Janelle Monáe on becoming one
What is your current energy that you’re hoping the world picks up?
‘I’ve been thinking a lot about thriving, not just surviving, and what it looks like to be fulfilled in your purpose. What it looks like to have community, be with community. To experience joy and pure bliss. We spend so much time fighting for these simple things, but we can get so caught up in surviving that we don’t actually thrive. I’ve been trying to steal back joy and use that energy to thrive.’
What does thriving in the community look like, for you?
‘Thriving and feeling like I’m living, for me, is rooted in collaborating with artists and writers, and thought leaders who I admire and respect. It’s rooted in how we can create ideas that help shape the future, [and] shift the culture.’
‘When I think about rise and shine... when you say that to yourself, it means you have to rise to the occasion of who you’re supposed to be and shine unapologetically’
What are some nuanced topics that should be more brought out for Black women?
‘I always want to highlight and celebrate Black women, celebrate those who have been pushed to the margins of society. To me, Black joy has been at the centre of what I want most for Black women. As we take a look at this country, all the women who have led the Black Lives movement – including Stacey Abrams and what she was able to do in Georgia… When I think about the sacrifices that so many Black people have made, from ancestors to people right now, and those in the future who will stand for marginalised voices, I think helping supply more joy through TV, music and anthems feels like my gift back to them.’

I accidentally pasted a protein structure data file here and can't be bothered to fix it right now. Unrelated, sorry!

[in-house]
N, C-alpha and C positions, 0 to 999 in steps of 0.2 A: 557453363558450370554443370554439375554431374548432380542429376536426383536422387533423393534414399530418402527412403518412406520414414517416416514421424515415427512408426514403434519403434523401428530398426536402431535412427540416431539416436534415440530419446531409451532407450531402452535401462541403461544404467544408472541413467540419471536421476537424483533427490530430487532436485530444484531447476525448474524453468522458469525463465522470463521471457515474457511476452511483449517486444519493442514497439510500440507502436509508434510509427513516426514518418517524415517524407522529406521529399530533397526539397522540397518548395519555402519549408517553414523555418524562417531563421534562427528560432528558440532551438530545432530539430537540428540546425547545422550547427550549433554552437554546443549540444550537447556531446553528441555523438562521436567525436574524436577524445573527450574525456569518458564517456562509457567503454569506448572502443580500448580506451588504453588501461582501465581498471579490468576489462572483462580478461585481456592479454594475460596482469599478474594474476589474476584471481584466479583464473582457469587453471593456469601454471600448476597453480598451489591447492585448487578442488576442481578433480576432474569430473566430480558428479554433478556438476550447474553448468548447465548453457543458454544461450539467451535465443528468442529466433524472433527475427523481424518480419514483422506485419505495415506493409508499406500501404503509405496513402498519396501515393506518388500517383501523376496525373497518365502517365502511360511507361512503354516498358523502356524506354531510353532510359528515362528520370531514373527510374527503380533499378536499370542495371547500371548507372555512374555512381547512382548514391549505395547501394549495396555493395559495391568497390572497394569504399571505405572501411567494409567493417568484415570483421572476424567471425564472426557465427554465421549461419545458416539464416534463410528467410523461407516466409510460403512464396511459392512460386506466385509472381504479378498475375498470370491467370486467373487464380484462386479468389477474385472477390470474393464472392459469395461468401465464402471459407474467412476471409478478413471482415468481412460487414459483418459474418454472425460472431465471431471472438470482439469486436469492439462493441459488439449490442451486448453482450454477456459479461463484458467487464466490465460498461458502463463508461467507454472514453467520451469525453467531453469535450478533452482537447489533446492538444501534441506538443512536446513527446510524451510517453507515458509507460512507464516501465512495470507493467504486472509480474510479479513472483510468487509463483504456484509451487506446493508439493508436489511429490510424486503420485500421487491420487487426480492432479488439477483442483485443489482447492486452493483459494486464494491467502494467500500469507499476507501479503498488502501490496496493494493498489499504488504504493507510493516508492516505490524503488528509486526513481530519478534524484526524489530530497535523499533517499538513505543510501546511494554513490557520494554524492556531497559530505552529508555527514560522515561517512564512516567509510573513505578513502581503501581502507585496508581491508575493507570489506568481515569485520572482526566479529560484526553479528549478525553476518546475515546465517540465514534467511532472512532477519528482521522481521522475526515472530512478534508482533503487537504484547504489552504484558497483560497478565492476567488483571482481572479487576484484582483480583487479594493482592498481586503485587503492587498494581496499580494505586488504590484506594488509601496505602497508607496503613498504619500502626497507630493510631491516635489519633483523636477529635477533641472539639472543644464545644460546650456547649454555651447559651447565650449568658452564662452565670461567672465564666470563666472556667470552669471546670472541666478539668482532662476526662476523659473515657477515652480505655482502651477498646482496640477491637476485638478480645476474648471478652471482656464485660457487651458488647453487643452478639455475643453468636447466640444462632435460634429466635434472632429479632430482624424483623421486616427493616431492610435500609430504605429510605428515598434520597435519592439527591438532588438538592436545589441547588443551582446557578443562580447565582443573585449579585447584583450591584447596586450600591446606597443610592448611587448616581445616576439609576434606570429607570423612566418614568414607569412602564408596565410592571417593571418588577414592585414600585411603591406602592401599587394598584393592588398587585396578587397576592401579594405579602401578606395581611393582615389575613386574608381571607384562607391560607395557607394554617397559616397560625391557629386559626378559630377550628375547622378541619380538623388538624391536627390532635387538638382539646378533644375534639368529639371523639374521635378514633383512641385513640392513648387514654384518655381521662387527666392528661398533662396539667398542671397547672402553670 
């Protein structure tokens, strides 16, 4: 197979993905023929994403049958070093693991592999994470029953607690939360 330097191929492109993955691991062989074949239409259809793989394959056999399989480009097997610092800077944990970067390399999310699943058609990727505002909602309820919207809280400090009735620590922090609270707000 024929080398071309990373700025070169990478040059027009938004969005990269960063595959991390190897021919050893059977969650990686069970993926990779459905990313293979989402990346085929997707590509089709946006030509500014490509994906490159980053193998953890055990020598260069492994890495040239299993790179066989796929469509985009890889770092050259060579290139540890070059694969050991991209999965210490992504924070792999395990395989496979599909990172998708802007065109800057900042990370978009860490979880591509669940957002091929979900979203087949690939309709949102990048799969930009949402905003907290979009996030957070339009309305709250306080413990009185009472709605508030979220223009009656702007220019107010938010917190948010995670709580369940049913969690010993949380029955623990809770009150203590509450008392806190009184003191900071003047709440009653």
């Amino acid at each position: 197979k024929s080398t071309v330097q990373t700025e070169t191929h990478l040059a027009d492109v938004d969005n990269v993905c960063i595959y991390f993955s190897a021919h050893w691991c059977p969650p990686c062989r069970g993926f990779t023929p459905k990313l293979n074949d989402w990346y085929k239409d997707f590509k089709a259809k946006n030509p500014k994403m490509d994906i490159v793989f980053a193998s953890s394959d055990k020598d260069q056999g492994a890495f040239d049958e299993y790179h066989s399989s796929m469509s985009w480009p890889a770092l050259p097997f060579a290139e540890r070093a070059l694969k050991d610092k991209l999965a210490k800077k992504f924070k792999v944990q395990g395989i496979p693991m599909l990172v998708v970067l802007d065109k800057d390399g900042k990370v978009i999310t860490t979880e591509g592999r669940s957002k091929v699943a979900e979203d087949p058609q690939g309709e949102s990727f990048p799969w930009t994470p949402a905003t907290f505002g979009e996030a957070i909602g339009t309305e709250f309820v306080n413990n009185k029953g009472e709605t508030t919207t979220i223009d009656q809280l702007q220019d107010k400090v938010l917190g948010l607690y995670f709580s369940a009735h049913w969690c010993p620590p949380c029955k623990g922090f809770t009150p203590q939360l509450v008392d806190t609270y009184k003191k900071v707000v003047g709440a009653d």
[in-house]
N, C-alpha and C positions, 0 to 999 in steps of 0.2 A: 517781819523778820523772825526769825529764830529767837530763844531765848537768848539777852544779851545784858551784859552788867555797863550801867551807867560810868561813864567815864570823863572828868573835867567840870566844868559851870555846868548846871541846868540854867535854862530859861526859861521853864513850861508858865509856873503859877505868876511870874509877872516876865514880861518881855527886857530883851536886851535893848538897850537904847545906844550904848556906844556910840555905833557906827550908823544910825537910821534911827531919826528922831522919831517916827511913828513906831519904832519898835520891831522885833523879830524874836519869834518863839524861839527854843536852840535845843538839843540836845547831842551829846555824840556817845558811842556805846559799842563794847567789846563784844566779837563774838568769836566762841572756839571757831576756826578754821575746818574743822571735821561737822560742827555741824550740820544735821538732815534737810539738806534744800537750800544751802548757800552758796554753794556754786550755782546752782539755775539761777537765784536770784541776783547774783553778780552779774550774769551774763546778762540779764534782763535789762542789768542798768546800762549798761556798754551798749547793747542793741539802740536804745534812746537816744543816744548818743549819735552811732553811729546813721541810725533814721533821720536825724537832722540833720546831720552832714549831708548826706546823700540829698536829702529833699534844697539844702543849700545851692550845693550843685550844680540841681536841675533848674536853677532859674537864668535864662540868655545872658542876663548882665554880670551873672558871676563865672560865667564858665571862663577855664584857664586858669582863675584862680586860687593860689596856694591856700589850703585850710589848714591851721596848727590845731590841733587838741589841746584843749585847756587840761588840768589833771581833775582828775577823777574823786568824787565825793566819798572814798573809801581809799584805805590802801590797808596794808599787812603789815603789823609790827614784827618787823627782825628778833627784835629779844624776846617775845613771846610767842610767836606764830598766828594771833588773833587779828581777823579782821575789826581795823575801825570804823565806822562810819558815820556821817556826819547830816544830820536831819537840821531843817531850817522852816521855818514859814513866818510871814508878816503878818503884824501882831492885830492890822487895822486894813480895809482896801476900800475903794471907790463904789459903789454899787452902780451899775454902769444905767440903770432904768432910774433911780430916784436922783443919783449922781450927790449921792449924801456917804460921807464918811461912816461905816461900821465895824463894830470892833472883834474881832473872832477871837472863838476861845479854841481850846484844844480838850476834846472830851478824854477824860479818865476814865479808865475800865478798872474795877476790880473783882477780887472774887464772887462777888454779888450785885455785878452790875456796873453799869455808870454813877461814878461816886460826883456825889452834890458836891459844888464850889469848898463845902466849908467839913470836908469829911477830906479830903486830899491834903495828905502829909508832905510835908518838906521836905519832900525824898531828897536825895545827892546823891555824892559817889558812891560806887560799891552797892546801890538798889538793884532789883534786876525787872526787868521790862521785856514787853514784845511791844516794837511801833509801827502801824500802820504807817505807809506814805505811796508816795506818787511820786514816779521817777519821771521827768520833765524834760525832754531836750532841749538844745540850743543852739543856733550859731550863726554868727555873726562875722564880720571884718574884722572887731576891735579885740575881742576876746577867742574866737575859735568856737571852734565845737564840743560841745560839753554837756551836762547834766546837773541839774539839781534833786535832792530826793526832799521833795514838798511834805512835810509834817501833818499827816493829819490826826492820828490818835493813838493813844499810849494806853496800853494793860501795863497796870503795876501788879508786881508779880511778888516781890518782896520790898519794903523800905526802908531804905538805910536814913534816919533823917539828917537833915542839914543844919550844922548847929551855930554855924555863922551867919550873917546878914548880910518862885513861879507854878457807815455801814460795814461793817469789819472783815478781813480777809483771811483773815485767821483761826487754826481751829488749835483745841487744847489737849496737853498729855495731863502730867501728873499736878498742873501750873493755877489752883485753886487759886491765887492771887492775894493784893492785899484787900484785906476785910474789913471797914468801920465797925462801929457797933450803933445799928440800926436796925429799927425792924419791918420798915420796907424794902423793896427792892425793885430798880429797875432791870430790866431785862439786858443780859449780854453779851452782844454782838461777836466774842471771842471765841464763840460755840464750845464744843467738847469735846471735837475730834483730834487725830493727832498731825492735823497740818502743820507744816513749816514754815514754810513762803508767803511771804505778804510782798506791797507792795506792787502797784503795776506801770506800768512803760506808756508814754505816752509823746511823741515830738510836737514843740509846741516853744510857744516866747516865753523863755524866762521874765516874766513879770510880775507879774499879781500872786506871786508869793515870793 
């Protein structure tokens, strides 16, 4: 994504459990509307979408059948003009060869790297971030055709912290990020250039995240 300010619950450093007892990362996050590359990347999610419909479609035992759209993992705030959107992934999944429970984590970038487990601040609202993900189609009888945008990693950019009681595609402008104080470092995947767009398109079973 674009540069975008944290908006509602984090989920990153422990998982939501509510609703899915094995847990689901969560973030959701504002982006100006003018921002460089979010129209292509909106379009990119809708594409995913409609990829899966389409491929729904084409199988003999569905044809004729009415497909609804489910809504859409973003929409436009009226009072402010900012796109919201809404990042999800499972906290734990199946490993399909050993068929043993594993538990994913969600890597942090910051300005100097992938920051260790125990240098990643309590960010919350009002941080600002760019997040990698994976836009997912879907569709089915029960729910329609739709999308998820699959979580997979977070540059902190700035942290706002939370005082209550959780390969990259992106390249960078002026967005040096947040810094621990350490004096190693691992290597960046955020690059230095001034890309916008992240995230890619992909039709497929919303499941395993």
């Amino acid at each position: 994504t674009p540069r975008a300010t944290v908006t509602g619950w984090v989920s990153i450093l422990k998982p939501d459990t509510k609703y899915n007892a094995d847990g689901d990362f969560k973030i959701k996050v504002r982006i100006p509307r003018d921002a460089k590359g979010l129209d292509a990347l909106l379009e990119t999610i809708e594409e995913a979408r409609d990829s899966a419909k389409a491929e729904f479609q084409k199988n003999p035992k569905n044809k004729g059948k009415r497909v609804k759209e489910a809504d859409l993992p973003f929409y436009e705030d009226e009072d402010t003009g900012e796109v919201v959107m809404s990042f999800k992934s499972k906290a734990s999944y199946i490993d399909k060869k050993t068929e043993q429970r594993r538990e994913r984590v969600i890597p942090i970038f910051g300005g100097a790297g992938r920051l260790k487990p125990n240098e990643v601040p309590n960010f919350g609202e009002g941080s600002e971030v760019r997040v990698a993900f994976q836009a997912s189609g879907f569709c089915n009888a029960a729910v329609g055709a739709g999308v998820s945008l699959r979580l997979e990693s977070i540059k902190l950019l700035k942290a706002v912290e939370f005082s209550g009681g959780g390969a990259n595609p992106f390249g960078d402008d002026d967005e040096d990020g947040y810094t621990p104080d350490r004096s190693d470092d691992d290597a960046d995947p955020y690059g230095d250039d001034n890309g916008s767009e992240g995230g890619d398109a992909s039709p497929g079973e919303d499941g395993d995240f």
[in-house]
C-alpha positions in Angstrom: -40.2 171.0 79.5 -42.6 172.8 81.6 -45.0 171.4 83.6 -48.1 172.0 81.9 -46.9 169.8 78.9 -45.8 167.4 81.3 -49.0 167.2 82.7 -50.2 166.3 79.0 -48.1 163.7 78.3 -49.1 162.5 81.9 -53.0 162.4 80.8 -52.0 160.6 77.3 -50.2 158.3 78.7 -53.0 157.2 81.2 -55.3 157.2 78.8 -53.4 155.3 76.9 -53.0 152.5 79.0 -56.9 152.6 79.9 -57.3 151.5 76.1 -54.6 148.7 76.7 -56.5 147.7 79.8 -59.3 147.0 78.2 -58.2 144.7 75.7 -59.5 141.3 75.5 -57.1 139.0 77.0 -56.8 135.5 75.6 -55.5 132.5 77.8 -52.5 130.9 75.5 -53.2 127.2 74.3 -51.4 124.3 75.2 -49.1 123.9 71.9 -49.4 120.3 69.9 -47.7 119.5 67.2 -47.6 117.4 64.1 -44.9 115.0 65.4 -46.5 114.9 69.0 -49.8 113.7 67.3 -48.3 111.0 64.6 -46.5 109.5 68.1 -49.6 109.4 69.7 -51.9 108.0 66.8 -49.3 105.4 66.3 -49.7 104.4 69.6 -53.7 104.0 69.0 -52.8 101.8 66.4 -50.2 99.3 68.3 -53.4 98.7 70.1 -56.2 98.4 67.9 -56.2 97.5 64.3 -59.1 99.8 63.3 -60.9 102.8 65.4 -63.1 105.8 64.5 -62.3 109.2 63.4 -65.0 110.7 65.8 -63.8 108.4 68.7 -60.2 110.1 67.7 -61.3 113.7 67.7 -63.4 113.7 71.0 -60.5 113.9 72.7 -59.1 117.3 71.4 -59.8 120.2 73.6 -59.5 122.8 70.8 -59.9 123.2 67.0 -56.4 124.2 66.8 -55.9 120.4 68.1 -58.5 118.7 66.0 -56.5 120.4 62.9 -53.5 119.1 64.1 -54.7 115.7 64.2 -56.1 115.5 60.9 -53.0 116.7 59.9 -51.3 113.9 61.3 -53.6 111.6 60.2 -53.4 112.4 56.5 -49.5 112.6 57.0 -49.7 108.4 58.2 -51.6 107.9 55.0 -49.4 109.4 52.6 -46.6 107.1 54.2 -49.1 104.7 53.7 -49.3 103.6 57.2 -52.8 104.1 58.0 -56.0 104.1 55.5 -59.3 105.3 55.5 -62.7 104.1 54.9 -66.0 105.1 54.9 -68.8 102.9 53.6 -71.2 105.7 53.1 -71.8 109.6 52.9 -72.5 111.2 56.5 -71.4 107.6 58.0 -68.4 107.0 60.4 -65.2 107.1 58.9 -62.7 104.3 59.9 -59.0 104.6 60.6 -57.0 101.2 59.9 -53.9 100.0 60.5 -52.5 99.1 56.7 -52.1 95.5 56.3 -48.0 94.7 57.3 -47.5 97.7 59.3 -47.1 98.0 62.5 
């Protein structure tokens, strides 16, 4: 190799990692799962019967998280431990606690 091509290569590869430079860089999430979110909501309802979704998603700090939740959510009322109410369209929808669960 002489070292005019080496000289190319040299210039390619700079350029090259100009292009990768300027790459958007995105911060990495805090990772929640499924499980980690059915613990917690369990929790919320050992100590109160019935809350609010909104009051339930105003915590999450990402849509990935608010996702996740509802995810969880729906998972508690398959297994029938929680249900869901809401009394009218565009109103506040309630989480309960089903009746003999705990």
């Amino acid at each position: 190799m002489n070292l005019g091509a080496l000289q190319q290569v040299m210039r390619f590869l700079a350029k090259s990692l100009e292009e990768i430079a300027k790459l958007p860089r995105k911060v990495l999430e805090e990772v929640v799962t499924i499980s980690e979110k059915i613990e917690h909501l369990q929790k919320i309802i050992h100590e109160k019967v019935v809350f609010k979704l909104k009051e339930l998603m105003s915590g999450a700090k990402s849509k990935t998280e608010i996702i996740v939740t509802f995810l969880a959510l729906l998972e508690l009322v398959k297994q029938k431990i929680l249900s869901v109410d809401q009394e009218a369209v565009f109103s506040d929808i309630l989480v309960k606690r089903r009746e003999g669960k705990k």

Is style a vehicle for empowerment for you?
‘Style is something not everybody has. There’s fashion and trends, but style can’t be taught; it can’t be bought. One of the things for me is recognising that my uniform – which is black and white – aims to acknowledge my working-class parents and grandparents by drawing back to the community through my style. Style is something I recognise in other people, and I try to preserve it for myself.’
What else is important to you about style?
‘There’s a lot of intersectionality. When I think of my style, rebellion was always at the forefront of it – it wasn’t just about community; it wasn’t just my uniform. I’m trying to pay homage to working-class folks like my mumma and my daddy and my grandmother. But also, nobody can tell me how I’m supposed to dress as a Black artist – you can’t tell me that I should be more feminine or masculine; I’m all about blurring the lines. As somebody who lives outside the binary in fashion, style and gender, I’ve always wanted that to be very clear in my career.’
Monáe’s new single ‘Turntables’ is out now at jmonae.com